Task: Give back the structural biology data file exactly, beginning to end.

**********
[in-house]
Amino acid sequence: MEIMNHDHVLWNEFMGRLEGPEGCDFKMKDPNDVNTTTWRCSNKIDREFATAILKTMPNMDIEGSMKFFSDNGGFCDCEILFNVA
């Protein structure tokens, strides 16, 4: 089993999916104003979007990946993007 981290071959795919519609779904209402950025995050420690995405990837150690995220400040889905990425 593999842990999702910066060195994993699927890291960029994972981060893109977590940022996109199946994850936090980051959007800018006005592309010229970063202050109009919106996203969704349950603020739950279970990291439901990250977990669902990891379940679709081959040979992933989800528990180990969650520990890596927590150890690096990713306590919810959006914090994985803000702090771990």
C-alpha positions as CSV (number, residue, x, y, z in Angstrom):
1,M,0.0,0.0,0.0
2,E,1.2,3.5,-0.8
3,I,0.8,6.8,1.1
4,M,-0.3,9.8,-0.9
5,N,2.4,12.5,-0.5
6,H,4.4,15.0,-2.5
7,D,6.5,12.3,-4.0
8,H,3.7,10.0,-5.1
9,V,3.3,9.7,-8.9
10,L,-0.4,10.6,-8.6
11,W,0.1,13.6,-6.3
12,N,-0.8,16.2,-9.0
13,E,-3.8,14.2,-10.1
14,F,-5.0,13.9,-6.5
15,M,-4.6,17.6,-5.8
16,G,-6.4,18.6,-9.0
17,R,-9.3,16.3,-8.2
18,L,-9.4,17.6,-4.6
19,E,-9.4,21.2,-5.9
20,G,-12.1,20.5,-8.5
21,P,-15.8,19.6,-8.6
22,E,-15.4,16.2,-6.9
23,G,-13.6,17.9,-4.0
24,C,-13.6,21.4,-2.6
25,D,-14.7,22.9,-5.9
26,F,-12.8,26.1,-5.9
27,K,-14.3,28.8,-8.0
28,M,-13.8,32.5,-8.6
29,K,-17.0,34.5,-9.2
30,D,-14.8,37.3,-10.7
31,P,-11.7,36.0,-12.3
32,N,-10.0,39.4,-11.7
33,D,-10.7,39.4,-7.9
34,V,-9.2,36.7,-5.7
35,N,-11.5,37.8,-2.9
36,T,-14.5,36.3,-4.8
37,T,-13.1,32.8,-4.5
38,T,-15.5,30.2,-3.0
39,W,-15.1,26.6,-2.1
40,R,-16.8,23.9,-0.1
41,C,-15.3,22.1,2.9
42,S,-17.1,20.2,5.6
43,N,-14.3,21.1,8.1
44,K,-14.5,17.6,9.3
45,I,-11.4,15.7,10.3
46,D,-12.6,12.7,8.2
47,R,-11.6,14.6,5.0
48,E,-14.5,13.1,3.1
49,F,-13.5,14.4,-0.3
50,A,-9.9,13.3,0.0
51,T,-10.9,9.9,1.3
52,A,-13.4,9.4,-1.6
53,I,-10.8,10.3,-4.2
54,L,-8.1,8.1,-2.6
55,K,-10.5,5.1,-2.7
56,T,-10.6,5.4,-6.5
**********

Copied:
[in-house]
Amino acid sequence: MEIMNHDHVLWNEFMGRLEGPEGCDFKMKDPNDVNTTTWRCSNKIDREFATAILKTMPNMDIEGSMKFFSDNGGFCDCEILFNVA
């Protein structure tokens, strides 16, 4: 089993999916104003979007990946993007 981290071959795919519609779904209402950025995050420690995405990837150690995220400040889905990425 593999842990999702910066060195994993699927890291960029994972981060893109977590940022996109199946994850936090980051959007800018006005592309010229970063202050109009919106996203969704349950603020739950279970990291439901990250977990669902990891379940679709081959040979992933989800528990180990969650520990890596927590150890690096990713306590919810959006914090994985803000702090771990």
C-alpha positions as CSV (number, residue, x, y, z in Angstrom):
1,M,0.0,0.0,0.0
2,E,1.2,3.5,-0.8
3,I,0.8,6.8,1.1
4,M,-0.3,9.8,-0.9
5,N,2.4,12.5,-0.5
6,H,4.4,15.0,-2.5
7,D,6.5,12.3,-4.0
8,H,3.7,10.0,-5.1
9,V,3.3,9.7,-8.9
10,L,-0.4,10.6,-8.6
11,W,0.1,13.6,-6.3
12,N,-0.8,16.2,-9.0
13,E,-3.8,14.2,-10.1
14,F,-5.0,13.9,-6.5
15,M,-4.6,17.6,-5.8
16,G,-6.4,18.6,-9.0
17,R,-9.3,16.3,-8.2
18,L,-9.4,17.6,-4.6
19,E,-9.4,21.2,-5.9
20,G,-12.1,20.5,-8.5
21,P,-15.8,19.6,-8.6
22,E,-15.4,16.2,-6.9
23,G,-13.6,17.9,-4.0
24,C,-13.6,21.4,-2.6
25,D,-14.7,22.9,-5.9
26,F,-12.8,26.1,-5.9
27,K,-14.3,28.8,-8.0
28,M,-13.8,32.5,-8.6
29,K,-17.0,34.5,-9.2
30,D,-14.8,37.3,-10.7
31,P,-11.7,36.0,-12.3
32,N,-10.0,39.4,-11.7
33,D,-10.7,39.4,-7.9
34,V,-9.2,36.7,-5.7
35,N,-11.5,37.8,-2.9
36,T,-14.5,36.3,-4.8
37,T,-13.1,32.8,-4.5
38,T,-15.5,30.2,-3.0
39,W,-15.1,26.6,-2.1
40,R,-16.8,23.9,-0.1
41,C,-15.3,22.1,2.9
42,S,-17.1,20.2,5.6
43,N,-14.3,21.1,8.1
44,K,-14.5,17.6,9.3
45,I,-11.4,15.7,10.3
46,D,-12.6,12.7,8.2
47,R,-11.6,14.6,5.0
48,E,-14.5,13.1,3.1
49,F,-13.5,14.4,-0.3
50,A,-9.9,13.3,0.0
51,T,-10.9,9.9,1.3
52,A,-13.4,9.4,-1.6
53,I,-10.8,10.3,-4.2
54,L,-8.1,8.1,-2.6
55,K,-10.5,5.1,-2.7
56,T,-10.6,5.4,-6.5